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How to add more power to Google

Last updated on: March 4, 2011 13:00 IST

How to add more power to Google

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Daniel Russell

When you want to find out something about the purple bird you  last saw at the Lotus Pond in Hyderabad, you are most likely to type a Google query like 'purple water bird Lotus Pond' and voila! you would discover the Purple Moorhen on your screen.

Then, if you Google 'Purple Moorhen', you will learn the bird's scientific Latin name 'Porphyrio porphyrio', the fact that it is found in India, Australia and Africa and how the state of Florida is trying to eradicate its accidentally-introduced population.

Most Google searchers, thus, with just a bit more inside information, can become super searchers. With these tips, you'll be an expert in almost no time.

Find a word on the page

Have you ever done a search and then discovered that you're on a very long web page and have no idea where your search words are?

Click on it and you'll see the submenu item labelled 'Find.' 

Click NEXT to read further. . .


Image: A staff takes a nap in a nap pod that blocks out light and sound at Google headquarters, California.
Photographs: Erin Siegal/Reuters
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This happens fairly often. What you can do is just look for the Edit menu.

If you click on that, you'll see a small window that let's you search for any word on the page.

This is a lifesaver when you're searching for a particular word and it's found only on the 10th screen down. 

Install the Google Toolbar

The Toolbar, offered for all the different internet browsers, lets you do a plethora of things to help you search, including bookmarking good web pages and translating terms you see on the page, among other things.

The one Google Toolbar feature that really powers users is the highlight button. 

Click NEXT to read further. . .


Image: (L to R) Eric Schmidt, Larry Page and Sergey Brin in a self-driving car.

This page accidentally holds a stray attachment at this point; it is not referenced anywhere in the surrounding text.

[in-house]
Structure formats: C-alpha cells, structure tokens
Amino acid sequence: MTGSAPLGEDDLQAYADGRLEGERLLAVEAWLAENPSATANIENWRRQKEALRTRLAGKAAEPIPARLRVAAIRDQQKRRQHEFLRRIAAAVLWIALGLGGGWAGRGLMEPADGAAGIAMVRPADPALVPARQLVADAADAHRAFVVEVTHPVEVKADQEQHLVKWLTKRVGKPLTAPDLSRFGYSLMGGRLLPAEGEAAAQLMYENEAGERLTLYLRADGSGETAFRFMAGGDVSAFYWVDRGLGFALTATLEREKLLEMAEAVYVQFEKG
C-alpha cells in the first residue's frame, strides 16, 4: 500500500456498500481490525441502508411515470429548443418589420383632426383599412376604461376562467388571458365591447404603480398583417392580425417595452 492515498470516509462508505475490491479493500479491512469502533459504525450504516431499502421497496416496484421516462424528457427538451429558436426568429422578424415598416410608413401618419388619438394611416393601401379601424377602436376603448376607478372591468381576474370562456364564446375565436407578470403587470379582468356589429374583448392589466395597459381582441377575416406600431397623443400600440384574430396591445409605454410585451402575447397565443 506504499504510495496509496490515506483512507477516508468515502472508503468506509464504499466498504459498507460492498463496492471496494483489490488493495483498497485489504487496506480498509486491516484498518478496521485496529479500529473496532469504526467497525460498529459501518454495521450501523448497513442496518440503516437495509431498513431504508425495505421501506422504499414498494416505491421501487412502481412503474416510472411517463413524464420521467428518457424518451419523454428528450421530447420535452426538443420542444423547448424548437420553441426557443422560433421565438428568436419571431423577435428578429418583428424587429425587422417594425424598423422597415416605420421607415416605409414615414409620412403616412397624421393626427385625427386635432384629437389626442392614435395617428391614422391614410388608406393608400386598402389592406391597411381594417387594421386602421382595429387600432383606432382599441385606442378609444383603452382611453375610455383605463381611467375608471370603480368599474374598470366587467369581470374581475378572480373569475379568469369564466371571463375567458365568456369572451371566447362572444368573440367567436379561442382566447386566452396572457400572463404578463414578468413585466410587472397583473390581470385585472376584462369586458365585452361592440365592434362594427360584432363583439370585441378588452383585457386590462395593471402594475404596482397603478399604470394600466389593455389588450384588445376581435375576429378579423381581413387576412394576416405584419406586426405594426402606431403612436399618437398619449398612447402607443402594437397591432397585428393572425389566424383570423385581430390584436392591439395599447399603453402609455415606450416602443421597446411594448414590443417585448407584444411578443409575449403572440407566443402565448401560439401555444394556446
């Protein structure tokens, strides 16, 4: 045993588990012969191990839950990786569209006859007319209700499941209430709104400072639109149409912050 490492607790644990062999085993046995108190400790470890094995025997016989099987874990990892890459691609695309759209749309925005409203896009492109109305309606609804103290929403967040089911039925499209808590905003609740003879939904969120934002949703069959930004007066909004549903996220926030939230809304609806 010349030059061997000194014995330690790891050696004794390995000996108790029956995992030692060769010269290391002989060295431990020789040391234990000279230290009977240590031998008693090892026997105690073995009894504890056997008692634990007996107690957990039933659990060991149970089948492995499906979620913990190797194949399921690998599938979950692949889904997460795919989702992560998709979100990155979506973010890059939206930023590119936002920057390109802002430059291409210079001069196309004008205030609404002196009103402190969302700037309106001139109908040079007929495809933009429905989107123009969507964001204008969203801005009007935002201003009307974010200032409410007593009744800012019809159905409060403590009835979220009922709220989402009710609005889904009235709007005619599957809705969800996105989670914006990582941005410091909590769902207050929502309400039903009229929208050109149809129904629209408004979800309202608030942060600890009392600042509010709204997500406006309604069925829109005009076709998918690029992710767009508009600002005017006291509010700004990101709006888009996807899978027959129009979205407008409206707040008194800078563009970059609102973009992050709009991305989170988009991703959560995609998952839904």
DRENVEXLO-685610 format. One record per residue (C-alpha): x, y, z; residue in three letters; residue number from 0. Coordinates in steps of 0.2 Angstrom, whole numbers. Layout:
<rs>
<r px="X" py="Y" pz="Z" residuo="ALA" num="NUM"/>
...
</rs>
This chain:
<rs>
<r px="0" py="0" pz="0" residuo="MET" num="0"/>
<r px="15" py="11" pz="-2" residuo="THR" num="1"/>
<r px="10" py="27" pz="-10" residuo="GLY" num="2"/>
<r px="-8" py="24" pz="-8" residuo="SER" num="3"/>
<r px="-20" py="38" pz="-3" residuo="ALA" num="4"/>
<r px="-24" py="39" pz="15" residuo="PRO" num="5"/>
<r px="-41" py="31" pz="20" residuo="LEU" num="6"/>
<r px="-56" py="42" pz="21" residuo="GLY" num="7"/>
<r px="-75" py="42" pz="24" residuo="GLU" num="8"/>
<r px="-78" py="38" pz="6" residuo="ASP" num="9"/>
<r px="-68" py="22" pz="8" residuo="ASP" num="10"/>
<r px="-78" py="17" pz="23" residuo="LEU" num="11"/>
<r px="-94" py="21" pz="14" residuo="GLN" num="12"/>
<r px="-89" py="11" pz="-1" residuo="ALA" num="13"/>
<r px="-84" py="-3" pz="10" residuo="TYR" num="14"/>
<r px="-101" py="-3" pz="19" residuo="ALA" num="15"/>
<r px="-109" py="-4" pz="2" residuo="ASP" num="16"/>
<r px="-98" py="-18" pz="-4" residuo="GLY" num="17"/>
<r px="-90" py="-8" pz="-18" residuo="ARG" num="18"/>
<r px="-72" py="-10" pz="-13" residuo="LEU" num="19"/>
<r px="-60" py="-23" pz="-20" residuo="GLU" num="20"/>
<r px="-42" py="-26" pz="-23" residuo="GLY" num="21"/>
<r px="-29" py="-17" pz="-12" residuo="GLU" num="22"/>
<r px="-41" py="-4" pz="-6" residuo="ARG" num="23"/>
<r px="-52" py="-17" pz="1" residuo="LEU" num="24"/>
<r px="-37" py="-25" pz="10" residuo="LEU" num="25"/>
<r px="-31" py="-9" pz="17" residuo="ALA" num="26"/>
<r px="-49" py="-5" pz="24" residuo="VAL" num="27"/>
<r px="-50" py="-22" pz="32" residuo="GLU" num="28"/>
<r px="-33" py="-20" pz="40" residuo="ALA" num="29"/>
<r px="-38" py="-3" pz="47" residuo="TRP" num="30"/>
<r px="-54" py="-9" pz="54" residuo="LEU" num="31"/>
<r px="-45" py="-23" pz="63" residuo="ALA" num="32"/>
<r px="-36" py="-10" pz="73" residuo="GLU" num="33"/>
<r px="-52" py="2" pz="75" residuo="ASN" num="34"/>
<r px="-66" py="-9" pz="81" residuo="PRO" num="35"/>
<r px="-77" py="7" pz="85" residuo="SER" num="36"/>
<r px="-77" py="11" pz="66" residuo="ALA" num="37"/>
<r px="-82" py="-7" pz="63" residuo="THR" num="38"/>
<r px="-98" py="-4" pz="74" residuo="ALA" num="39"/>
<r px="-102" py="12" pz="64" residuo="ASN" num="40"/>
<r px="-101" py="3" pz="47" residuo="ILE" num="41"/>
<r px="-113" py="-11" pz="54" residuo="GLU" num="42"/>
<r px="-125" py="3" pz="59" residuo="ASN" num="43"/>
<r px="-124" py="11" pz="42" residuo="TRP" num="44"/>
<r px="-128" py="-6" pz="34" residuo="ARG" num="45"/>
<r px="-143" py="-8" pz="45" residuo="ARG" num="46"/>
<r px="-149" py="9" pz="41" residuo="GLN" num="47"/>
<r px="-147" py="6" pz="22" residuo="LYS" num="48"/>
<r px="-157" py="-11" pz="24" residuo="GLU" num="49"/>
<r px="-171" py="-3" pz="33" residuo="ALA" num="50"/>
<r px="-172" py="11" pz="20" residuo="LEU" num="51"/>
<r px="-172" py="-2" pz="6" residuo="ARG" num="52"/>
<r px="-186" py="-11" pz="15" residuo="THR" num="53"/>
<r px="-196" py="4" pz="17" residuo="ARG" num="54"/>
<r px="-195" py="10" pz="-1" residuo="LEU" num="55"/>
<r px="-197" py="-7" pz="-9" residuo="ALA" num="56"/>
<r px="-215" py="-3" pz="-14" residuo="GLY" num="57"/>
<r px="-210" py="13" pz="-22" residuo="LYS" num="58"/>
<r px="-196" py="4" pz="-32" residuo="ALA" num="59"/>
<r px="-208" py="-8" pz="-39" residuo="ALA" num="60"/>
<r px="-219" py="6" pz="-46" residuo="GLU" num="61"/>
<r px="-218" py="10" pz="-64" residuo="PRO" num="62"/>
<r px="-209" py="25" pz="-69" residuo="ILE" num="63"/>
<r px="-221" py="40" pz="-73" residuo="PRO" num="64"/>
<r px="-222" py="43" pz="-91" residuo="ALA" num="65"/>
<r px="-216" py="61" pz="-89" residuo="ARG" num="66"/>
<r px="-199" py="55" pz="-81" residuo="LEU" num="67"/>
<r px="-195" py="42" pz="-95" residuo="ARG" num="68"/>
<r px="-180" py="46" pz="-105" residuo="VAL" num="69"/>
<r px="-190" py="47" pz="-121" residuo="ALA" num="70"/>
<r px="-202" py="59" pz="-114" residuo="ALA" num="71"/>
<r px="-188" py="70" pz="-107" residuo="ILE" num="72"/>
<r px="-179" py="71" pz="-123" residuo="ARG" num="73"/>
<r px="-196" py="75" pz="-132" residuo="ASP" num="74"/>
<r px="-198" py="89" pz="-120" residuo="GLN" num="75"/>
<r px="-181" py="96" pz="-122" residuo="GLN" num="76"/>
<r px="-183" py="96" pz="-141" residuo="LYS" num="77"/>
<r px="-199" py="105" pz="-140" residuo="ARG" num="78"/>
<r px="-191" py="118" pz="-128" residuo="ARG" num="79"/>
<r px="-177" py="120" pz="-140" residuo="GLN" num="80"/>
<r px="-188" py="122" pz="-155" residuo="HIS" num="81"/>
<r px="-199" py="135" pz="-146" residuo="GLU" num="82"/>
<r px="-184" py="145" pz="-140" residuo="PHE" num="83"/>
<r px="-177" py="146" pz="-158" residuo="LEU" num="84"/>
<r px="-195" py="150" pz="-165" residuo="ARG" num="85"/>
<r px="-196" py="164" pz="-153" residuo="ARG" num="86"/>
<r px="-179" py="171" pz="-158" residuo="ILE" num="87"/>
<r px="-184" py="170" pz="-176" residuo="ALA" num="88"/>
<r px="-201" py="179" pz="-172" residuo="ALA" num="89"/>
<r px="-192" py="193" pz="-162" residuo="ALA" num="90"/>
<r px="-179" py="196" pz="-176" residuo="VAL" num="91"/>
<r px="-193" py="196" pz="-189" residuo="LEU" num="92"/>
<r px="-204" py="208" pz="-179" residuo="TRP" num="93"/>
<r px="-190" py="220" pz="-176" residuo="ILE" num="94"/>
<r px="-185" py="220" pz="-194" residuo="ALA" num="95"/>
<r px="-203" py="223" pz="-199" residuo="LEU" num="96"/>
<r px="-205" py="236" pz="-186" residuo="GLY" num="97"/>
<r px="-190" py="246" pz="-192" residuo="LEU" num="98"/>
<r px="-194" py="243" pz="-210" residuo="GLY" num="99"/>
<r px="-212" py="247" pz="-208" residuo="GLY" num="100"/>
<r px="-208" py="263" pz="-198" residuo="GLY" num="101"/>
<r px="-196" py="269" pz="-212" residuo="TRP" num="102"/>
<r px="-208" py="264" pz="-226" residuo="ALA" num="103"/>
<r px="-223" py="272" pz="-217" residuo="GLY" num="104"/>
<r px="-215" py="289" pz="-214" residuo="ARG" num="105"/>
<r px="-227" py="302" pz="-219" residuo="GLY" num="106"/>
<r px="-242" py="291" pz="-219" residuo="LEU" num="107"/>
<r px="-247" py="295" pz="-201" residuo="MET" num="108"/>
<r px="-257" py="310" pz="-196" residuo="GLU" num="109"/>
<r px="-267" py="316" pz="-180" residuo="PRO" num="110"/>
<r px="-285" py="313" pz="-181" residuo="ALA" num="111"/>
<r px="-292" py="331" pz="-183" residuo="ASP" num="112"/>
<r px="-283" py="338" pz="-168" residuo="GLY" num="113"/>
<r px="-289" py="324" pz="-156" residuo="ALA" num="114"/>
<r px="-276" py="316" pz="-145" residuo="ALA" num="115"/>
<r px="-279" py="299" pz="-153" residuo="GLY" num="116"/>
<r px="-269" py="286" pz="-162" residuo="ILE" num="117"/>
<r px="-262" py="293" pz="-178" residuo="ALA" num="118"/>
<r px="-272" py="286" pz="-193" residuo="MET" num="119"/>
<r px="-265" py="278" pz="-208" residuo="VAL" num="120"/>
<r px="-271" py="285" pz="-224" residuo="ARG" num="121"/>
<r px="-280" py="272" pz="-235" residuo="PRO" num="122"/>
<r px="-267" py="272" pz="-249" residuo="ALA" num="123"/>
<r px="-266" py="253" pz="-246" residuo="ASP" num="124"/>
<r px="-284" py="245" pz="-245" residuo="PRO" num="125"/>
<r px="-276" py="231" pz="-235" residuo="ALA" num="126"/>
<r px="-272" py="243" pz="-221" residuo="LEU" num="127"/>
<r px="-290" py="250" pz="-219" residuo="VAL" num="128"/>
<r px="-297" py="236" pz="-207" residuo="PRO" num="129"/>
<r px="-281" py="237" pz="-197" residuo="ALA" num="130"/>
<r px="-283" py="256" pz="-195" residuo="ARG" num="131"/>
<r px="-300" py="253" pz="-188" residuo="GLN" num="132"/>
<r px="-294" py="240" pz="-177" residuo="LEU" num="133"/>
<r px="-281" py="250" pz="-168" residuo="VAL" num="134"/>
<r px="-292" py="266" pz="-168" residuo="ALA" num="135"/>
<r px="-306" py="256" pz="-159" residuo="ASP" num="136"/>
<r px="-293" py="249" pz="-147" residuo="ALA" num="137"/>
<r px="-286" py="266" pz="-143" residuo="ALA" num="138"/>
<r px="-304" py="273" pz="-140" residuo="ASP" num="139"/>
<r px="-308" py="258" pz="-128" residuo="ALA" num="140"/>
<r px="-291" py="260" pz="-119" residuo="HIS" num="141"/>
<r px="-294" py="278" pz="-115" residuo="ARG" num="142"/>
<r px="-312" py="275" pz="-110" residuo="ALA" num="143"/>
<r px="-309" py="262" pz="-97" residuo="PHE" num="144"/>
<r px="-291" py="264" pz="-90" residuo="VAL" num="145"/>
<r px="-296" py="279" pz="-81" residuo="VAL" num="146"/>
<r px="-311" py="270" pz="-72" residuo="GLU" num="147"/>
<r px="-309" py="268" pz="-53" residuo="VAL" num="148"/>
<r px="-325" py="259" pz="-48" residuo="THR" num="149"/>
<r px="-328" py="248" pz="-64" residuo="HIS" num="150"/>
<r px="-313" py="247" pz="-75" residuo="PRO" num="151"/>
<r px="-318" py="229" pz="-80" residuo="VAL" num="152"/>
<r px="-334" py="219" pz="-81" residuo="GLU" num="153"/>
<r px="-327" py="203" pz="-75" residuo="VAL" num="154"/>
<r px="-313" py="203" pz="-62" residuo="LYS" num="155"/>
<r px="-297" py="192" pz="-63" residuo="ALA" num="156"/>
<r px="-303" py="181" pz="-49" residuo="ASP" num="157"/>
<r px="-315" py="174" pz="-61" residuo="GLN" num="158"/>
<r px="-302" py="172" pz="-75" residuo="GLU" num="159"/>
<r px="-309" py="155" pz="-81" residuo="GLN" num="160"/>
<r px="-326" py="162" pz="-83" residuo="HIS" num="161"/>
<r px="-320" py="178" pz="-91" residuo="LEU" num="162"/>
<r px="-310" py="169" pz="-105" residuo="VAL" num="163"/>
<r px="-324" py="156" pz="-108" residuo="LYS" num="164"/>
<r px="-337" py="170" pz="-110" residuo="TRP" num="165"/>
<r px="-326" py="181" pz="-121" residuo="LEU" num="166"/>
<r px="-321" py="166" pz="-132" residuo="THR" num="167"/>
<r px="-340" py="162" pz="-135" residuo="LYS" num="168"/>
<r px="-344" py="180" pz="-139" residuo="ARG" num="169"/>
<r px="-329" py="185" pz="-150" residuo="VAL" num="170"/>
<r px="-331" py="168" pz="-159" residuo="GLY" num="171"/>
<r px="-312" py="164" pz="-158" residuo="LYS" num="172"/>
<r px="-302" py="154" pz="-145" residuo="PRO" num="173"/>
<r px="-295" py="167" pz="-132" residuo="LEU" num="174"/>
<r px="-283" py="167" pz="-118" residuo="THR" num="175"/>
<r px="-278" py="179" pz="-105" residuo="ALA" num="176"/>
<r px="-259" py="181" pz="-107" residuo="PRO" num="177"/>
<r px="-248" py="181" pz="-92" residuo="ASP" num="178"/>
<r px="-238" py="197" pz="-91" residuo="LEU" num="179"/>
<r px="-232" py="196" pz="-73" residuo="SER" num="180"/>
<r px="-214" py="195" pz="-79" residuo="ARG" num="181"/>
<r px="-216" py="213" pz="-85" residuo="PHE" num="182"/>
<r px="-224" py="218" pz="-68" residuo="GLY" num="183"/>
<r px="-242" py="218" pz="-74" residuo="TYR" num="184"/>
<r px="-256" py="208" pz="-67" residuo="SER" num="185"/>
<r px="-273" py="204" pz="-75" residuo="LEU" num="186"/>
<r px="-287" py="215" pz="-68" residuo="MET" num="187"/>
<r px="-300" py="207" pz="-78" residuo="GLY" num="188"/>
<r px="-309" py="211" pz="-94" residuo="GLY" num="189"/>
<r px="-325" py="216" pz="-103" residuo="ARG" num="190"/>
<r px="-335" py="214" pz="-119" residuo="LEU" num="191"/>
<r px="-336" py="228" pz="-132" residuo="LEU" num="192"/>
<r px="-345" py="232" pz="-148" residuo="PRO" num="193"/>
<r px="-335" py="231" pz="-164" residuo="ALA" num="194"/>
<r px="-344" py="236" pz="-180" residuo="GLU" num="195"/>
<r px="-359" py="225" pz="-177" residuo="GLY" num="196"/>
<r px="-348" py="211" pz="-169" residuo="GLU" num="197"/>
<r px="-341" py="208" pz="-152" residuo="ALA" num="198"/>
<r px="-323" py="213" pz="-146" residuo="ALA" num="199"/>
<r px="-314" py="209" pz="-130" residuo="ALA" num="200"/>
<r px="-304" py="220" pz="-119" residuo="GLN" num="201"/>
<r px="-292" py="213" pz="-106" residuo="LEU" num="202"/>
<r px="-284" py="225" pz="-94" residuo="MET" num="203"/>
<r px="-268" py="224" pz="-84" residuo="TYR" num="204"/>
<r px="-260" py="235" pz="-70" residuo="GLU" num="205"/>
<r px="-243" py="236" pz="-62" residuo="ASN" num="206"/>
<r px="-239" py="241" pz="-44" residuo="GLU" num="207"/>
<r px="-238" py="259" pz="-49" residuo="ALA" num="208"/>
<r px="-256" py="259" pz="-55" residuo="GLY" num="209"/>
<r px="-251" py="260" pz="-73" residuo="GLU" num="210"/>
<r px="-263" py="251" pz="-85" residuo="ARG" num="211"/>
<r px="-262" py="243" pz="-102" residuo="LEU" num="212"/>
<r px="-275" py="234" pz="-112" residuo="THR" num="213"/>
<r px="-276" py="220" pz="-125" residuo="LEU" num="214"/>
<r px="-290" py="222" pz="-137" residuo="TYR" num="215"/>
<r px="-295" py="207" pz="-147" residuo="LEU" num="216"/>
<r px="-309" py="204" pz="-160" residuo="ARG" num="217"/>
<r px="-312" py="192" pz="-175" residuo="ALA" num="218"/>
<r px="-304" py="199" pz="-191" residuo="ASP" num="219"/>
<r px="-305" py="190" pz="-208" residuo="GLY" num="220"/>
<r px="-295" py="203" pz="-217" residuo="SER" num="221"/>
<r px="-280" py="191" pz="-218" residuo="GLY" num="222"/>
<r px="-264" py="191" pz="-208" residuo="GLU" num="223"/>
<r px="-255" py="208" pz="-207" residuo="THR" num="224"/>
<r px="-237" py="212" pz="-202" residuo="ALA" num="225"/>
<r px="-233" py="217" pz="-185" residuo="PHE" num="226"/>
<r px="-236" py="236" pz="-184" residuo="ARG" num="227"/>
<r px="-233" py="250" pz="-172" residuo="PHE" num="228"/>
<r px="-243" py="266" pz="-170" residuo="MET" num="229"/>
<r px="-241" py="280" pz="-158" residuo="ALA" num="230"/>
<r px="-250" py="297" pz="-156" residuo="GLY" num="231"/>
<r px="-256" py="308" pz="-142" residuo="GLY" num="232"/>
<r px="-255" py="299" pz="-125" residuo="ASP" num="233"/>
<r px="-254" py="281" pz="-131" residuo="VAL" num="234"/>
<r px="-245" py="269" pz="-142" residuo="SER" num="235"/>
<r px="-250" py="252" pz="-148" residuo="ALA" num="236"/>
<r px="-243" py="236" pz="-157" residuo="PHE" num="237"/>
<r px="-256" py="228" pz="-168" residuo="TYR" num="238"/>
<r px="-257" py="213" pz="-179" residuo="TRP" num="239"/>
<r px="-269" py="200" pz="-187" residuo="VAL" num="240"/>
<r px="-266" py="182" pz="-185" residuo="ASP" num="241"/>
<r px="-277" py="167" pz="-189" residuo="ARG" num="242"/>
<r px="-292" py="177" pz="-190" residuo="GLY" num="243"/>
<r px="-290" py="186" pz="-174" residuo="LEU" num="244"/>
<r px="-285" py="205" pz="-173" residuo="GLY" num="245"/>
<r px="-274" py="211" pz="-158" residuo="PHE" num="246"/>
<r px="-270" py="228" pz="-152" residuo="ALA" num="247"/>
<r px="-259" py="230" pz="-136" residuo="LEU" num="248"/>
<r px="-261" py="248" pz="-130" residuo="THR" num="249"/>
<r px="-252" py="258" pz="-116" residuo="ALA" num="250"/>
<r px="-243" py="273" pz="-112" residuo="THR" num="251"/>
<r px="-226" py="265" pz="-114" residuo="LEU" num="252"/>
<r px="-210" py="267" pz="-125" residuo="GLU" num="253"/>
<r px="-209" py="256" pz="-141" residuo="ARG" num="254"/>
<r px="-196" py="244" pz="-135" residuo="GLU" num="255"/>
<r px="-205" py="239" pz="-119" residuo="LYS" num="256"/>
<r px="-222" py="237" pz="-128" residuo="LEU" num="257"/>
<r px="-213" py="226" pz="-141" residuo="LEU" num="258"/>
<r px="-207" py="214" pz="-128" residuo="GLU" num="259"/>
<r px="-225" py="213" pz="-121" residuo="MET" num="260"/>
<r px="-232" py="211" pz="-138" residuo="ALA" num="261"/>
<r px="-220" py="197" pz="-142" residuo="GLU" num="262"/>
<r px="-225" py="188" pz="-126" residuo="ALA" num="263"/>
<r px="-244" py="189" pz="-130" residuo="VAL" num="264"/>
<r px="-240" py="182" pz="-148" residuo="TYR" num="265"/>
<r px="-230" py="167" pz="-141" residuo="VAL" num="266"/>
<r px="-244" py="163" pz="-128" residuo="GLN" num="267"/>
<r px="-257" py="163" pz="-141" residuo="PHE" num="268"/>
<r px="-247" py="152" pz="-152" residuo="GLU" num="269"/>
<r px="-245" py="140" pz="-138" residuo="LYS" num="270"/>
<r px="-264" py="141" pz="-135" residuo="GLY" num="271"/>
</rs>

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If you do a search on Google and end up on a page (say, the Wikipedia page about Purple Moorhens), when you click on the highlighter button, it will highlight all the appearances of your search words on that page.

Explore different Google search properties

Google lets you search the web for images and videos as well. But did you know that Google also lets you search through the collected news archives going back to the mid 1800s?

You can search for scanned copies of books and magazines (www.books.Google.com), financial information about companies (www.Google.com/finance), scholarly articles from scientific journals and conferences (www.Google.com/scholar) and blogs (www.blogsearch.Google.com).

What's more, Google Translate can transliterate words from English to Hindi and back (Urdu is in alpha, with other Indic languages on the way).

You can also use this service to translate documents or web pages.

Click NEXT to read further. . .


Image: At the Google headquarters in Mountain View, CA employees work in their shared offices.
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Use short, simple queries

A common mistake beginners make is to use too many words in their query. All those extra words actually decrease the accuracy of the search results.

Use the Advanced Search option

All Google search properties have an 'Advanced Search' feature for those who want a little more control over their searches.

Look for the blue 'Advanced Search' text to the right of the search button on Google search pages.

With Advanced Search you can search for web pages that are only in a particular language or that come from a particular site.

Use 'DEFINE'

To learn what a word really means use DEFINE. All it does is search for definitions of terms (or phrases).

Click NEXT to read further. . .


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For example, you might think you know what a 'credit derivative' is, but by doing the Google query 'DEFINE: credit derivative' you can find out for sure.

DEFINE is not dictionary-based.

Google picks up words and phrases, as new ones enter the language.

A case in point, 'DEFINE: ROTL' or 'DEFINE:BRB', both are common in instant messaging and text messages, but haven't yet reached any conventional dictionaries.

Use context search terms judiciously

If you need to learn about superconductor technology quickly, use a search that includes a context term like 'tutorial.'

Click NEXT to read further. . .


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Other context terms that people find useful are DIY or how to (to find do-it-yourself guides), guideline (to find suggestions and guides), curriculum, lesson plans and summary are good context terms to help find particular types of content.

Use the minus sign

You can use it to eliminate unwanted results. If, for example, you're searching for the jazz standard song, recorded by Billie Holiday, Frank Sinatra, and others, that includes the lyric It was just one of those things, but the song in question is not Cole Porter's Just one of Those Things, then change the query to it was just one of those things Billie Holiday -- Porter.

You'll eliminate all the Cole Porter songs.

Daniel Russell is an expert on search quality and is based out of  Google's California office


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